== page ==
Daniel Stein, founder and CEO of The Evolution Bureau in San Francisco, understands the perils of being too far ahead of the curve. He worked on CD ROMs before the Internet bloomed, on Microsoft’s online account when the industry was still figuring out its metrics and, before opening shop in 2000, took a hiatus from advertising to shop around a prescient pet project of Francis Ford Coppola’s.
“It was essentially Facebook for filmmakers. It was a place to have filmmakers collaborate with casting and talent and art directors and eventually make films through this Web-based platform,” said Stein. “The technology wasn’t really there yet, and the user behavior wasn’t really there yet.”
At Digiday’s Agency Innovation Camp, Stein will mentor a group of young talented agency executives on the cutting edge of innovation, helping them get a feel for timing innovation right.
You’ll be working with a very young set at the Agency Innovation Camp. Looking back, who were you at 25?
I was a guy who loved technology and innovation and had no idea what to do with it. I was also a guy who was being blown sideways through life. The only reason I got into advertising was because I felt tech and innovation was something that could tell more interesting stories.
Between Francis Ford Coppola’s project and your own false start as a branded content shop, you have a lot of experience being ahead of the curve. What have you learned?
We started the company [in 2000] as a branded content agency. Clients didn’t really have a line item for that at the time. So we sort of moved more into a more typical online advertising agency role.
The last thing you want to be is behind the curve, but equally unworkable is too far ahead of the curve. The issue comes usually from a user-behavior point of view and what consumers are comfortable with. Andrew Bowser from Facebook said if they had developed Facebook in 2002, it would have failed because users just weren’t comfortable with connecting online like they were in 2005.
How do you know if your timing is right?
You develop a feel for it. The most important thing for the work that we do is to have a good sense for where that line is and where you can push it. The younger you are, the harder it is.
In some ways that’s a gift. When you’re younger, you may try things you wouldn’t as you get older. As you get older, you get more conservative. You see a lot of things fail. That’s the toughest thing, getting older and avoiding becoming traditional.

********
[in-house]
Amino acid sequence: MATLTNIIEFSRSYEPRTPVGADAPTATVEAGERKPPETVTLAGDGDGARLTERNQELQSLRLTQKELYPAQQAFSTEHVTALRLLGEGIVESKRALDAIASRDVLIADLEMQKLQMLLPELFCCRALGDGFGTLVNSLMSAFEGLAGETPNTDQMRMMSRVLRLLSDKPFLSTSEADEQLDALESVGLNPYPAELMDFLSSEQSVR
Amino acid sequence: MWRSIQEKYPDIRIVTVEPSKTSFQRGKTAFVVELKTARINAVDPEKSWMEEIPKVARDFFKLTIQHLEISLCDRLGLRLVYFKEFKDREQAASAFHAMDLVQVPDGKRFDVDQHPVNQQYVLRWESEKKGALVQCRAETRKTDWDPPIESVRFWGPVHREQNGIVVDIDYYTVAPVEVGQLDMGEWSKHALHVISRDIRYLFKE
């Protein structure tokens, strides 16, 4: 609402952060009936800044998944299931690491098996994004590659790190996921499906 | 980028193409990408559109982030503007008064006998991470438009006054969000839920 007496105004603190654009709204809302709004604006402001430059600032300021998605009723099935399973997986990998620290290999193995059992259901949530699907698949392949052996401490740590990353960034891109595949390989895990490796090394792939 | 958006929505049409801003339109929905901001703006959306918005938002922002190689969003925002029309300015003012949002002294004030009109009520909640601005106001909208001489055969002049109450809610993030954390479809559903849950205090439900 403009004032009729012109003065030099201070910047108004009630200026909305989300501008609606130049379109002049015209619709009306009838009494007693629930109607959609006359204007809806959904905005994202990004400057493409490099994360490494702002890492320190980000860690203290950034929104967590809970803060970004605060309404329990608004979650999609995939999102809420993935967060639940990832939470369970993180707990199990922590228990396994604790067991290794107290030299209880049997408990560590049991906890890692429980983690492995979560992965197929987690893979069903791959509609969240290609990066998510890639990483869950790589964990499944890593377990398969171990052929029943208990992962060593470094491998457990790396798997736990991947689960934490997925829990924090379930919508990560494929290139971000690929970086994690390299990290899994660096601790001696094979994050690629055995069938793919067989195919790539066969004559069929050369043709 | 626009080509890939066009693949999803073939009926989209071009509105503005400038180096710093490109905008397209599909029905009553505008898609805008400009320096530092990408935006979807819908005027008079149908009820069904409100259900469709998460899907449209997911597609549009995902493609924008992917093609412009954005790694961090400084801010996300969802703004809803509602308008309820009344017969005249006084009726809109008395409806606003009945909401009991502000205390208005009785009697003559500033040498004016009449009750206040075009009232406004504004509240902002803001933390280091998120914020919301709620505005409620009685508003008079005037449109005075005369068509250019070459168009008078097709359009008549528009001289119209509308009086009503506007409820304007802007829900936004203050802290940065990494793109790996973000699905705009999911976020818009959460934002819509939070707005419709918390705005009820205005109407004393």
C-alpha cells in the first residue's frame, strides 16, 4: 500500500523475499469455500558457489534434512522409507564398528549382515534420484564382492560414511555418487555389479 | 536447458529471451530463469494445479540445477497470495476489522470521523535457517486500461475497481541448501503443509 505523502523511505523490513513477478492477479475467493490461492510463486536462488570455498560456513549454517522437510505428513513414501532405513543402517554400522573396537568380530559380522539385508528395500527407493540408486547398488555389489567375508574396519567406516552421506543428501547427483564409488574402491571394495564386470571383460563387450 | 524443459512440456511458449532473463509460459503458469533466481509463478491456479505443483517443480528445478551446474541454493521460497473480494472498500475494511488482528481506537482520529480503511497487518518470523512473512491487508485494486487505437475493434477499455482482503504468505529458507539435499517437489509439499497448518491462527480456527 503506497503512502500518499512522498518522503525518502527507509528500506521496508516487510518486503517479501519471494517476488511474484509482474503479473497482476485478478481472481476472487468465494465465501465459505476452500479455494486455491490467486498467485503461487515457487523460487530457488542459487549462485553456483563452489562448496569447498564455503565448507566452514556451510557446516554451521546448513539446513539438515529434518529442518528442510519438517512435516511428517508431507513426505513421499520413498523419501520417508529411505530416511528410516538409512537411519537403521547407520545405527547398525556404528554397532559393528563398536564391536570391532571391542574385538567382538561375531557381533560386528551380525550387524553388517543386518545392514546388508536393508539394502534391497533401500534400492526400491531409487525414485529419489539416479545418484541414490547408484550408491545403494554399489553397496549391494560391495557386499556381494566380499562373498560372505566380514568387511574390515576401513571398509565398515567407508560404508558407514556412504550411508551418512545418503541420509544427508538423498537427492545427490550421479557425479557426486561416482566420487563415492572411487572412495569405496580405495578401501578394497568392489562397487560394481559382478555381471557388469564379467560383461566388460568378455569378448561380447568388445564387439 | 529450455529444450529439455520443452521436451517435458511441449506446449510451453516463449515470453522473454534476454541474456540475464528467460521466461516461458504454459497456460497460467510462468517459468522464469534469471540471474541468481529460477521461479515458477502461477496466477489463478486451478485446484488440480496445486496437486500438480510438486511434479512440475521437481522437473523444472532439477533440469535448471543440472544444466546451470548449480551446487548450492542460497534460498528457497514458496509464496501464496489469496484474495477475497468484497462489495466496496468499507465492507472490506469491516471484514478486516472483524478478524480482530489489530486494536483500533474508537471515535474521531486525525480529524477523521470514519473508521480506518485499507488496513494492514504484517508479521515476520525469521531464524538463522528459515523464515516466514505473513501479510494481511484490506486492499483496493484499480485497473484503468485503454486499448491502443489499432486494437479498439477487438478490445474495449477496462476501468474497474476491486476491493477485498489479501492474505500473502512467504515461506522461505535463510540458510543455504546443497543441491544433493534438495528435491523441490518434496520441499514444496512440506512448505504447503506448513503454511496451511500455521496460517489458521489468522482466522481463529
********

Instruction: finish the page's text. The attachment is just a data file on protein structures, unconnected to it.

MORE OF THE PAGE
Thirteen years after you launched EVB, branded content is finally a hot topic. Can agencies churn it out quickly enough to compete with publishers?
Traditional agencies can’t move as quickly. You get into advertising and … you’re not taught to be quick, you’re taught to be perfect. You come up with an idea and you tinker around with it and you come back to it 24 hours later and then you bat it around a little bit more. Then weeks later you unveil the perfect idea for the client, and it takes another 2-4 months to produce it. Creative directors like this because it gives them a sense of control.
I don’t think it will ever happen unless you have new types of agencies. It’s not going to be BBDO that does it. It’s going to be a new type of agency that is going to focus entirely on this sort of Facebook mantra: Move fast and break things. It’s not about creating the perfect thing; it’s about creating the best thing now.
You’re 45. How do you keep from becoming too traditional?
It’s about having a culture that celebrates new thinking and innovative people. Our process is all about questioning the way that we’re doing things. The industry is evolving so quickly there can’t be anything that is just the way it’s done. Everything is new and we’re allowed to try new ways to get things done.
Do you purposefully hire young people to keep that culture innovative?
I don’t think I can say that. But young people do really well in our environment. Right now, our management team is all in our late 30s and early 40s, and most of the creative teams, producers, tech folks are in their 20s.
How do you encourage young talent?
There’s a balance to tapping into young people to keep things relevant. It’s all about guiding and giving parameters and setting limits. Then stepping out of the way.
We’ve got young people who were essentially born digital. They’ve been interacting with TV, print and digital media in a completely different way than any of us did. It’s figuring out ways to teach them our trade — the fundamentals of marketing and advertising and communications — while bringing life experience into what they’re doing. Mentoring them, but not extinguishing the incredibly valuable asset they’re bringing to the agency.
Image via Shutterstock
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